For obvious reasons I deliberately didn’t put the English translation of sarrabulho in the title. It is pigs’ blood rice.
Yep, I can see the outline of your back as you run screaming from this post. But, trust me, if you do it’s your loss.
When Vitor, manager of the small but stately rural hotel we were staying at, described this classic dish from Ponte de Lima in Minho I must admit to having doubts about trying it. However, it is an incredibly popular dish; people seek out restaurants which specialise in making it. So it had to be tried. Vitor, being a member of a sarrabuhlo confraria (brotherhood), knew the best place to dive into our first taste of pigs’ blood rice.
Restaurant Rotunda da Feitosa, located beside a roundabout on the outskirts of Ponte de Lima, is unlikely to be stumbled across by visitors to the town, even though they’ve a reputation for outstanding sarrabulho and generally good food all round.
We plonked ourselves beneath a TV where Sporting Lisbon were beating Basel in the Champions League, much to the disappointment of the locals, and Vitor did the ordering. When he mentioned sarrabulho the waiter’s eyes flicked towards us and back to Vitor again before he asked: “Are you sure?”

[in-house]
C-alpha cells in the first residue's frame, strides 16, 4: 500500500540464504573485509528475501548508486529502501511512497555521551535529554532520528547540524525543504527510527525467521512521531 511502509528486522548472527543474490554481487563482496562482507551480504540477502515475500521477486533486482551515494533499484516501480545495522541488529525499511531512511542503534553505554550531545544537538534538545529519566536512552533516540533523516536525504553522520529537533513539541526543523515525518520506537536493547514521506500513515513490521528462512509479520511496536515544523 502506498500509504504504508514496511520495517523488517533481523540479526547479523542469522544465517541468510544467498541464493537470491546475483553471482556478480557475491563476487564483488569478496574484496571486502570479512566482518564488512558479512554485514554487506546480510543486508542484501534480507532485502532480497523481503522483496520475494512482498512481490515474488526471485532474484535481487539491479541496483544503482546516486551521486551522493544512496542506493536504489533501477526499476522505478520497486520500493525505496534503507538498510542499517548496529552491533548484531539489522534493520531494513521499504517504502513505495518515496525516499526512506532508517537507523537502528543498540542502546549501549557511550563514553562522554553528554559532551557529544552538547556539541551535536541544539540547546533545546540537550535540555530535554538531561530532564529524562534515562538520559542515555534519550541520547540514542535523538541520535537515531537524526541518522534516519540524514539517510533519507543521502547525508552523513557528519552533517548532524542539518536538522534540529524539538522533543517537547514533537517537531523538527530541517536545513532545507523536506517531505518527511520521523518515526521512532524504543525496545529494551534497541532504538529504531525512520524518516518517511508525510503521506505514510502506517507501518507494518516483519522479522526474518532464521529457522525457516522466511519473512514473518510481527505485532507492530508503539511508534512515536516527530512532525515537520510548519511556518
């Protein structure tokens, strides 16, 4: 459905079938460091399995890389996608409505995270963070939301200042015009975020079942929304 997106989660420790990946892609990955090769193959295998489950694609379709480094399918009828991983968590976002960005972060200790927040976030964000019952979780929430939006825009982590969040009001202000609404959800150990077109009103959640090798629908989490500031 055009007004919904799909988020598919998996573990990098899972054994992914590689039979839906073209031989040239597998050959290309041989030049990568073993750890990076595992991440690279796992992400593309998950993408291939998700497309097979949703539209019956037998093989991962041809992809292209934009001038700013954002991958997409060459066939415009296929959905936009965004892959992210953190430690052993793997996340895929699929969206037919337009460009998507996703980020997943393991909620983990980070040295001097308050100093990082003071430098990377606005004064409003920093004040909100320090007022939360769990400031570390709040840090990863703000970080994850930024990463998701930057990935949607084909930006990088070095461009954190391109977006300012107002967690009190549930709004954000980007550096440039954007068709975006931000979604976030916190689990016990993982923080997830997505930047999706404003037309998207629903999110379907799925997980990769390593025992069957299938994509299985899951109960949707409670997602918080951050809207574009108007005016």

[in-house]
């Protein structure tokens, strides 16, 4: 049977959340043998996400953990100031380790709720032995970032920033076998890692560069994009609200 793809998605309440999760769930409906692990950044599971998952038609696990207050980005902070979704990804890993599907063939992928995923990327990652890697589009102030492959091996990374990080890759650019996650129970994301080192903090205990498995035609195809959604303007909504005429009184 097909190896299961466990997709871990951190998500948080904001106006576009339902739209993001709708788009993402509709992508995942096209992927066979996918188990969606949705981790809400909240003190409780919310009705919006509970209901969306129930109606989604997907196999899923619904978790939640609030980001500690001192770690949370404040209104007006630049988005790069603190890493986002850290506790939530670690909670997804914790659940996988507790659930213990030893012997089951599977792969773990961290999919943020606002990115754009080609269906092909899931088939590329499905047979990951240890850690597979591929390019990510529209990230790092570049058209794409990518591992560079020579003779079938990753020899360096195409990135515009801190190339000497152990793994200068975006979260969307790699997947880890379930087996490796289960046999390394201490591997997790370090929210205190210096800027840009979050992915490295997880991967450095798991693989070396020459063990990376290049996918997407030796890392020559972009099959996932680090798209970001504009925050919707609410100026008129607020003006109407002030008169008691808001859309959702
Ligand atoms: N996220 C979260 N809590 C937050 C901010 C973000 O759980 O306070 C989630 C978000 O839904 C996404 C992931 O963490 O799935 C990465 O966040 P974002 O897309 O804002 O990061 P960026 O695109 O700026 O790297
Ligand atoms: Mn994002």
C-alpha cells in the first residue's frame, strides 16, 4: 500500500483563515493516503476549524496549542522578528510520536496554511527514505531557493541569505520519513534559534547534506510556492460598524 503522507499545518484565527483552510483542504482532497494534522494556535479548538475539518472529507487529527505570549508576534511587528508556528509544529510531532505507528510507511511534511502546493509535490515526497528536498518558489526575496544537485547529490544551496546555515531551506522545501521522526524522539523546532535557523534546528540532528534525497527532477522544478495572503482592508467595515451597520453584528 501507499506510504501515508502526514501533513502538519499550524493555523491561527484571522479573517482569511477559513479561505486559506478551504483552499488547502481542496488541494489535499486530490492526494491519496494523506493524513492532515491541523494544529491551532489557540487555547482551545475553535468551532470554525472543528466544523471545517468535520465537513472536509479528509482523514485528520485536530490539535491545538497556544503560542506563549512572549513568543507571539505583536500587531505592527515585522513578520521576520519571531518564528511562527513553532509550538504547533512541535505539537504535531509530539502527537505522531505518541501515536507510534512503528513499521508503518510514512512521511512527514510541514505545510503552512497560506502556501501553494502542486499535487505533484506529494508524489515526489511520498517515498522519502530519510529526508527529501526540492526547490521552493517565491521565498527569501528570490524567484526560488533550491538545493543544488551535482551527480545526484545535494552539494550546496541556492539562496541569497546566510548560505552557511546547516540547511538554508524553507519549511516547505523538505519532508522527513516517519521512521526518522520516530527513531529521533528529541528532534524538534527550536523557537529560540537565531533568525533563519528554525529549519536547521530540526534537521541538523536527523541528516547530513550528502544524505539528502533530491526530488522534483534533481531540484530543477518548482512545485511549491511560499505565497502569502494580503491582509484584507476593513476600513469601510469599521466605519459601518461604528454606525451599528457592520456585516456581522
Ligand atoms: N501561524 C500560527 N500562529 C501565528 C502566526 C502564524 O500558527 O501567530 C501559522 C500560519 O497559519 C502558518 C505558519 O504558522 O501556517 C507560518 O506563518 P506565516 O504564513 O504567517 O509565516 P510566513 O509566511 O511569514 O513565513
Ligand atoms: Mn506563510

What is sarrabuhlo?
Its origins date back to post Black Death Middle Ages when food was so scarce the poorest people, unable to afford meat itself, used animal blood mixed with bread to lend food meatiness. The result was considered so tasty it has endured as a signature dish of the Minho.
Sarrabulho is served in two parts. The first is arroz de sarrabulho, rice cooked in pigs’ blood with chunks of blood sausage (a bit like black pudding), seasoning, spices, and various cuts of meat. Once cooked most of the meat is removed and the dish is served in a bowl, almost like a risotto.
The second part, papas de sarrabulho, consists of the chunks of the cooked meat (pork, chicken, beef, sausage, blood sausage) served with potatoes.
They make a hearty twosome.
It’s traditional (i.e. essential) to complete the dish with red vinho verde served in a cup.
Where papas de sarrabulho, being a tasty meat and spuds combination, won’t surprise any meat eater, arroz de sarrabulho is a revelation. It is rich, full of flavour and delicious with a capital D. A couple of spoonfuls and it became crystal clear why it was elevated from a pauper’s plate to a regional speciality; it is a proud prince of a dish. I loved every bloody mouthful.
Jack is co-editor, writer and photographer for BuzzTrips and the Real Tenerife series of travel websites as well as a contributor to online travel sites and travel magazines. Follow Jack on Google+